Physiologic healing after implant placement varies from patient to patient and site to site. Surgeons must find balance between mechanical stability and avoiding excessive trauma to alveolar bone, especially the cortical bone found at the alveolar crest. The two measures of quantifying primary stability are insertion torque volume (ITV) and resonance frequency analysis (RFA). Implant stability quotient or ISQ is a value used to determine stability via RFA.
Both parameters are accurate measures of rotational and axial stability, respectively, though only one (RFA) is repeatable. The comfort of achieving high insertion torque may be unfounded. High insertion torque can lead clinicians to believe implants can be loaded immediately. When cortical bone at the crest is over-compressed, it resorbs, leading to bone loss, deep probing depths and susceptibility to peri-implantitis. RFA to assess stability is accurate, and may not be correlated to ITV (Levin) It may also be repeated at future treatment times to evaluate increased or decreased stability.
Recommendations by some, that arbitrary ITV’s are necessary to temporize or load immediately placed implants is largely unsupported in the literature. Norton found implants placed with insertion torque values well-below some of these recommended values can receive temporary crowns, out of occlusal contact, at time of surgery. Other studies have also found that ITVs around 20 Ncm are not correlated to ISQ values and many patients receiving immediate provisionals would not be afforded this option, resulting in removable or adhesive temporary restorations. Using Osstell ISQ as a primary measure of stability is not only useful but repeatable. Implants temporized at time of placement can be evaluated at various post-operative times to determine when “secondary stability” or osseointegration occurs, and final crowns can be placed.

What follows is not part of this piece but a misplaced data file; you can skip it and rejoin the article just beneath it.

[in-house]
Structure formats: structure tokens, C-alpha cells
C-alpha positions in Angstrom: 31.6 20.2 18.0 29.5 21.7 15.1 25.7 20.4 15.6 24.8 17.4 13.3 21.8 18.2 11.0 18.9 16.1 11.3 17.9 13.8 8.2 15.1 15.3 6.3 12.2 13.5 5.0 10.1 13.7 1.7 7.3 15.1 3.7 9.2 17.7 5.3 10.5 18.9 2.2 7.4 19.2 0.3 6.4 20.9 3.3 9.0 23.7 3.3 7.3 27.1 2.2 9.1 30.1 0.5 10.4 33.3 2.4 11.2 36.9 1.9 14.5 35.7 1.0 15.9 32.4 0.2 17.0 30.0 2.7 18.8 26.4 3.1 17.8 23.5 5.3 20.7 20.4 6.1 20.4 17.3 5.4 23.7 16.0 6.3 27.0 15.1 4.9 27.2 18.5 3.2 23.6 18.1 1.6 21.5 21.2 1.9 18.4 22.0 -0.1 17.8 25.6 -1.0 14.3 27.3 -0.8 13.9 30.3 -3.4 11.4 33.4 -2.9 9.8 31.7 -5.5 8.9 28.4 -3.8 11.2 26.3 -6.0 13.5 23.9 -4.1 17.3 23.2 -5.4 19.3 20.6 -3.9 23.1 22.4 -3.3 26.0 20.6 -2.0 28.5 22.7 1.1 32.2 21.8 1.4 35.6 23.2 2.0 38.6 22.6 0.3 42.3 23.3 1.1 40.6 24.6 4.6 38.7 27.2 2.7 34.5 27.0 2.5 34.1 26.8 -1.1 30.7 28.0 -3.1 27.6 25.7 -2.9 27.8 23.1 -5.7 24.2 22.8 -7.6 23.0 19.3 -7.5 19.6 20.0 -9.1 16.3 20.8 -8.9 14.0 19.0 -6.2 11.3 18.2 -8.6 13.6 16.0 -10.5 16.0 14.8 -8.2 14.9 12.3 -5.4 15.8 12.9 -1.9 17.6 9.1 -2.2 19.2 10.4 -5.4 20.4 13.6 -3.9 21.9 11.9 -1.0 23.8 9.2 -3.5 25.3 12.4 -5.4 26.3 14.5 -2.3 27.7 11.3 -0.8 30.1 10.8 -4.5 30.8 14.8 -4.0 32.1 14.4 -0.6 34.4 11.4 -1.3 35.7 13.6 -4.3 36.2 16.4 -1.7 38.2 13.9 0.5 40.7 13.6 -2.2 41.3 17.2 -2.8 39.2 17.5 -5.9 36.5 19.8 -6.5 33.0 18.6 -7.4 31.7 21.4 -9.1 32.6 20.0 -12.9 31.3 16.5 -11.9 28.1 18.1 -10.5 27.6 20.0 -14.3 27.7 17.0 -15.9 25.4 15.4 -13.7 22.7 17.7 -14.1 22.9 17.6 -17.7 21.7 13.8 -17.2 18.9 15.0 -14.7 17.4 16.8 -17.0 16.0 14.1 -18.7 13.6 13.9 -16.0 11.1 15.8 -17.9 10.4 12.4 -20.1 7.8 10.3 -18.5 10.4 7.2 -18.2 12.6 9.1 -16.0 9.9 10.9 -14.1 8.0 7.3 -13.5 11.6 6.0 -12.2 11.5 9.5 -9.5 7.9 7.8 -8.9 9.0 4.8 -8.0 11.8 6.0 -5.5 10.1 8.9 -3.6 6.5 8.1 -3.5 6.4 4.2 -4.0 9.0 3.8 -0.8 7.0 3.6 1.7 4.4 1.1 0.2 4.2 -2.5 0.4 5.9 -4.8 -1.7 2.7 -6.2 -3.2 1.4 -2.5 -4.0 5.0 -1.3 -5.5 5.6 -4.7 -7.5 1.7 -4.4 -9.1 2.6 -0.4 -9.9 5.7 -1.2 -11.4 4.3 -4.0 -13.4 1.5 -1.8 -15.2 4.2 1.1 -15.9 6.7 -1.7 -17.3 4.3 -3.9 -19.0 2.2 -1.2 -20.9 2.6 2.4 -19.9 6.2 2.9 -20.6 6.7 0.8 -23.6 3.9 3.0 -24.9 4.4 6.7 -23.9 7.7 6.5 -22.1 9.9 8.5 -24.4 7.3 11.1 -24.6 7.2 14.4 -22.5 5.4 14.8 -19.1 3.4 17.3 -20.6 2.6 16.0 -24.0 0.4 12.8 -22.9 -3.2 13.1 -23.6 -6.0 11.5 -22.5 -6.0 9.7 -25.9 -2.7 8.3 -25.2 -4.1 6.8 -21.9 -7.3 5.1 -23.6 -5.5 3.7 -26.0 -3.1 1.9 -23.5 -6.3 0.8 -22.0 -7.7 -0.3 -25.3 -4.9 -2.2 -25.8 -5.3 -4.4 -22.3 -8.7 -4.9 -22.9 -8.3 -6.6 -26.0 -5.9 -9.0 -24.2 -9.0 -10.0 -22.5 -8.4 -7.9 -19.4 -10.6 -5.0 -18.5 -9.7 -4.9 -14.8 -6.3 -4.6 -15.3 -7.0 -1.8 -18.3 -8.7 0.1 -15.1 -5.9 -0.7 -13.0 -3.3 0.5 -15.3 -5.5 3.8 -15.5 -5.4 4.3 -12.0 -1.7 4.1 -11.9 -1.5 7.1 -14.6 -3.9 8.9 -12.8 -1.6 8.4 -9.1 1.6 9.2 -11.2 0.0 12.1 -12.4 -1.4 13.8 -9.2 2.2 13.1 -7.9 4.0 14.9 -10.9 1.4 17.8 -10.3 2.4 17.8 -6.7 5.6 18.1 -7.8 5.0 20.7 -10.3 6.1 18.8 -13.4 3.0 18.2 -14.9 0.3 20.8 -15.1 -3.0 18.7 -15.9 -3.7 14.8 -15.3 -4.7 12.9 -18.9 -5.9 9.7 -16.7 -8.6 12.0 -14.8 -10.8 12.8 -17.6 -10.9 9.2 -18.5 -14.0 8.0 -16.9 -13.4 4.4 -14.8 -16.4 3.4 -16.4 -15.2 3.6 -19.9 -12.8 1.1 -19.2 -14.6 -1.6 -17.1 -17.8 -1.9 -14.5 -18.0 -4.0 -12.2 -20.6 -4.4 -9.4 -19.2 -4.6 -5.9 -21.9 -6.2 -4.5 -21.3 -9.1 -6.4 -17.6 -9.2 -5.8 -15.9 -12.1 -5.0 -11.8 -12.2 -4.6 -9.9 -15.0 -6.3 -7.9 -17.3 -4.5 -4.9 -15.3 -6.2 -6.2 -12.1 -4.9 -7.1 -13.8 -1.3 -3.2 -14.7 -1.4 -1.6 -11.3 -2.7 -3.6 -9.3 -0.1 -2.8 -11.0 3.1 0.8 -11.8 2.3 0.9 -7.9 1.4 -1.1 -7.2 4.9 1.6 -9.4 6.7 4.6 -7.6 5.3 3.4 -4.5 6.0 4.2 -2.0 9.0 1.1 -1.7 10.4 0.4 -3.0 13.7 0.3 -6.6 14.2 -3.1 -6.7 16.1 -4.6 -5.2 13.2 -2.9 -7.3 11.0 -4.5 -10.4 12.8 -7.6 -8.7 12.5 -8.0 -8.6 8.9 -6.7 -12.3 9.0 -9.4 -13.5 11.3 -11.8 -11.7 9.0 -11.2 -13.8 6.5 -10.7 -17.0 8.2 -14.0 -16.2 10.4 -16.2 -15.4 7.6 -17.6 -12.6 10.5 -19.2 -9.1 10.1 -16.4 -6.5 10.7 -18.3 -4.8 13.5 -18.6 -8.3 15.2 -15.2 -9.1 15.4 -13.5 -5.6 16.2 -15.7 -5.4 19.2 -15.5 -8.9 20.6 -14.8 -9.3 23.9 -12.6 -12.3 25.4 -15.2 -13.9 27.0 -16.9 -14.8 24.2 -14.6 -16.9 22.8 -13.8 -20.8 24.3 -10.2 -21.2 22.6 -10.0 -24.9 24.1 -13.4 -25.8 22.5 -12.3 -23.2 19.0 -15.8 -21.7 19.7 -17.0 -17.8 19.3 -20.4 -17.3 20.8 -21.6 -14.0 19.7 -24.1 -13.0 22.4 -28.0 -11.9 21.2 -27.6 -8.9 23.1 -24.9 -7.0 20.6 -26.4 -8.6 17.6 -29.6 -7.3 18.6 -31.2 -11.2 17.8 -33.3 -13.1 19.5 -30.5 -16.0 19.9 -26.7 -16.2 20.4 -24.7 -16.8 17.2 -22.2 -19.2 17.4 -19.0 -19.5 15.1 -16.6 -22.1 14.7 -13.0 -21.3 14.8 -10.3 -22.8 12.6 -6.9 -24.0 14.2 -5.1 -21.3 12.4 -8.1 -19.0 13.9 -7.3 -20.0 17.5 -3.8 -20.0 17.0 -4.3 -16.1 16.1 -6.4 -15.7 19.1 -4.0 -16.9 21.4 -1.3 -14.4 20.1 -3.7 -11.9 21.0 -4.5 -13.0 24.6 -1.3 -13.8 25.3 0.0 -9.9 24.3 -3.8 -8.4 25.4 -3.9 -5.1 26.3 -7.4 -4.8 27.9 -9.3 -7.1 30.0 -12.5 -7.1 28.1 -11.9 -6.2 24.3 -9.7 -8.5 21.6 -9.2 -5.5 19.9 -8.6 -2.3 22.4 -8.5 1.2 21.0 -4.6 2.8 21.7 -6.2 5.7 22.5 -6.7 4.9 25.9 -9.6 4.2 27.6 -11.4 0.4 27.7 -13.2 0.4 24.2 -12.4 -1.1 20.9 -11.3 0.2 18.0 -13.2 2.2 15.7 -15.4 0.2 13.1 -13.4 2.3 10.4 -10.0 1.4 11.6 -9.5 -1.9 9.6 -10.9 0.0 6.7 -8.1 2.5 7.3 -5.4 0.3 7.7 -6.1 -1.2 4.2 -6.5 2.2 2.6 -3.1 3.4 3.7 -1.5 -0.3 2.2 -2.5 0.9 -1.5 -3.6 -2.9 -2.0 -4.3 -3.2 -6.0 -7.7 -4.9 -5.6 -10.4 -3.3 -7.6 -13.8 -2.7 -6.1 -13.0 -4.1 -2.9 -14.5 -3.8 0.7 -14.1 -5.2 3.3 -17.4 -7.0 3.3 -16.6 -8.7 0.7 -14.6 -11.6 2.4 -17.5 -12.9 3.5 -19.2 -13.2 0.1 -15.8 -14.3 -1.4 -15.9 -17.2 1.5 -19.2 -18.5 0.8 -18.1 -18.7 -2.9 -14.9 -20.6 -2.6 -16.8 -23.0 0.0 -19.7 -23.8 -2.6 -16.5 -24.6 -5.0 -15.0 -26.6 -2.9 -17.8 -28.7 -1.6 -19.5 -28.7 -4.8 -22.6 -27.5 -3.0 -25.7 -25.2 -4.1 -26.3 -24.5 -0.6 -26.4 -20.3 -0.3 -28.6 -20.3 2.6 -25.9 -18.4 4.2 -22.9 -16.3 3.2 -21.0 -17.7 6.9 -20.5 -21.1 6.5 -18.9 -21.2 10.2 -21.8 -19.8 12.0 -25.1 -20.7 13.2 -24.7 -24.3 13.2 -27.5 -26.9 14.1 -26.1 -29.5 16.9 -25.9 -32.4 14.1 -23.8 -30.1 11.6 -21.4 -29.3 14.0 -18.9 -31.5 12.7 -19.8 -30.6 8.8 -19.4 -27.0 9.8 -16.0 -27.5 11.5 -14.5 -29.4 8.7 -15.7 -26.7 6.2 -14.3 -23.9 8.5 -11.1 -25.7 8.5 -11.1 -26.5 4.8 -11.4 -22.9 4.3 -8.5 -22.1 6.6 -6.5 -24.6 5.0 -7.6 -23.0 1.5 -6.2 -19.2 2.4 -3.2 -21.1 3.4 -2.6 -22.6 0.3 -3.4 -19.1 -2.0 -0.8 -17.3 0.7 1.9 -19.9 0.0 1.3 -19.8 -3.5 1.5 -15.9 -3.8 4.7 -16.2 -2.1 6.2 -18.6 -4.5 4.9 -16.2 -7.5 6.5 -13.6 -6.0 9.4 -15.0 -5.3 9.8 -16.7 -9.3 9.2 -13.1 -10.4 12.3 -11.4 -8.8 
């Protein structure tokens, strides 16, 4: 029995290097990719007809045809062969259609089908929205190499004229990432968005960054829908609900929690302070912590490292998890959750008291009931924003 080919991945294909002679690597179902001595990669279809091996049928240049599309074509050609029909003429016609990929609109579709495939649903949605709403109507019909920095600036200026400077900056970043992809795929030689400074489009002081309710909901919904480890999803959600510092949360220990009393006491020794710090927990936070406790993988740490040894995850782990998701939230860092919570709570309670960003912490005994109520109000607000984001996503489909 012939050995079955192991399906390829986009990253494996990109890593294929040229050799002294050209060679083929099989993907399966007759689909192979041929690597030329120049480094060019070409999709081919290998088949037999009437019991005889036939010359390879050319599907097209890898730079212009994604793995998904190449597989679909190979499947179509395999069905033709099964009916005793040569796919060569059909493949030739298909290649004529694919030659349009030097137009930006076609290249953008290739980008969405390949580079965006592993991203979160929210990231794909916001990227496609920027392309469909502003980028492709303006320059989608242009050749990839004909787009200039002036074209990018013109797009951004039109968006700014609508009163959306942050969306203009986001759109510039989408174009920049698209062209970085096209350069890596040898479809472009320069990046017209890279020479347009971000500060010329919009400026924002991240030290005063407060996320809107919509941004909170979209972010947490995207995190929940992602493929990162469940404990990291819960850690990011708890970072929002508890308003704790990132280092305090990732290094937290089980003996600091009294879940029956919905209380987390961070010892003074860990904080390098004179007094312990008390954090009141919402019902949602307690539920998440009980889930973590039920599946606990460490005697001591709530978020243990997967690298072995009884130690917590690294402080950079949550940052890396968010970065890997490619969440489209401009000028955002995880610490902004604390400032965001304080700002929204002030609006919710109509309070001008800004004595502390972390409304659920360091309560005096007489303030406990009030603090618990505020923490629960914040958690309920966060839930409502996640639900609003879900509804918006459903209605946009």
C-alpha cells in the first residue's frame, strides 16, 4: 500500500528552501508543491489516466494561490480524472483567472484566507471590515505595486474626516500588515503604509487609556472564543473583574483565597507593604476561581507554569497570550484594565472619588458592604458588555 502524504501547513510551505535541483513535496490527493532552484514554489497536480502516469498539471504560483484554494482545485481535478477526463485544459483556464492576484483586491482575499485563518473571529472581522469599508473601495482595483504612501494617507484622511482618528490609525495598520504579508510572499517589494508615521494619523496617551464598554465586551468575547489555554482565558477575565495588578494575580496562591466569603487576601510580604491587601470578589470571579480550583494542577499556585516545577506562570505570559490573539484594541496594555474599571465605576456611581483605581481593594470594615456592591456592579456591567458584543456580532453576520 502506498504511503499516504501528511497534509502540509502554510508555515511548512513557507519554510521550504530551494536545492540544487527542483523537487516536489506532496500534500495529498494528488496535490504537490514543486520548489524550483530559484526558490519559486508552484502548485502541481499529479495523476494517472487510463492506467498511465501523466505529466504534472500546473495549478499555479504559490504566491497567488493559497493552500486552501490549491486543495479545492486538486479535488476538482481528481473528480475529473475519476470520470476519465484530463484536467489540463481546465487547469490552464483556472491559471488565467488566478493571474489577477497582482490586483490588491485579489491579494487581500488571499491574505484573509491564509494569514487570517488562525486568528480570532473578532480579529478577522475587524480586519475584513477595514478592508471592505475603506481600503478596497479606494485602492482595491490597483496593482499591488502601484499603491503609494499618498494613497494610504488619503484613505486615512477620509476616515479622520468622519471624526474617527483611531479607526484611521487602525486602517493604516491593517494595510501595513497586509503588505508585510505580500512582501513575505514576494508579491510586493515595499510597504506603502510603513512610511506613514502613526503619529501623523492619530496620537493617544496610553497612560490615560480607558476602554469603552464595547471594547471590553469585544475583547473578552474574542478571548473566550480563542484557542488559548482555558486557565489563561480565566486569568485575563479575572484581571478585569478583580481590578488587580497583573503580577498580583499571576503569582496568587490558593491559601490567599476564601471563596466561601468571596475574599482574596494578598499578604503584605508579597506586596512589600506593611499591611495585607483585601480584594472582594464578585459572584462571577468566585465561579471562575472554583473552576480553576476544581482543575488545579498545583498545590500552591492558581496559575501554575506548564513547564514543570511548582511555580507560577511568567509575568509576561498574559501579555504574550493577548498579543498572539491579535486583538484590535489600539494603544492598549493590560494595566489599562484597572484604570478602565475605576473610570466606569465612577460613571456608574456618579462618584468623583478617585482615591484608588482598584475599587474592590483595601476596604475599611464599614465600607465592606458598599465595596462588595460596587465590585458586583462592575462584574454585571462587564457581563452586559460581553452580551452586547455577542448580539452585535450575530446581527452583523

Norton MR Influence of insertion torque on the survival of immediately placed and restored single-tooth implants. Int J Oral Maxillofac Implants 2011;26:1333-1343.
More about primary and secondary stability on Osstell Blog: Why secondary stability is crucial for successful implant treatments, with Dr Stephen Jacobs.
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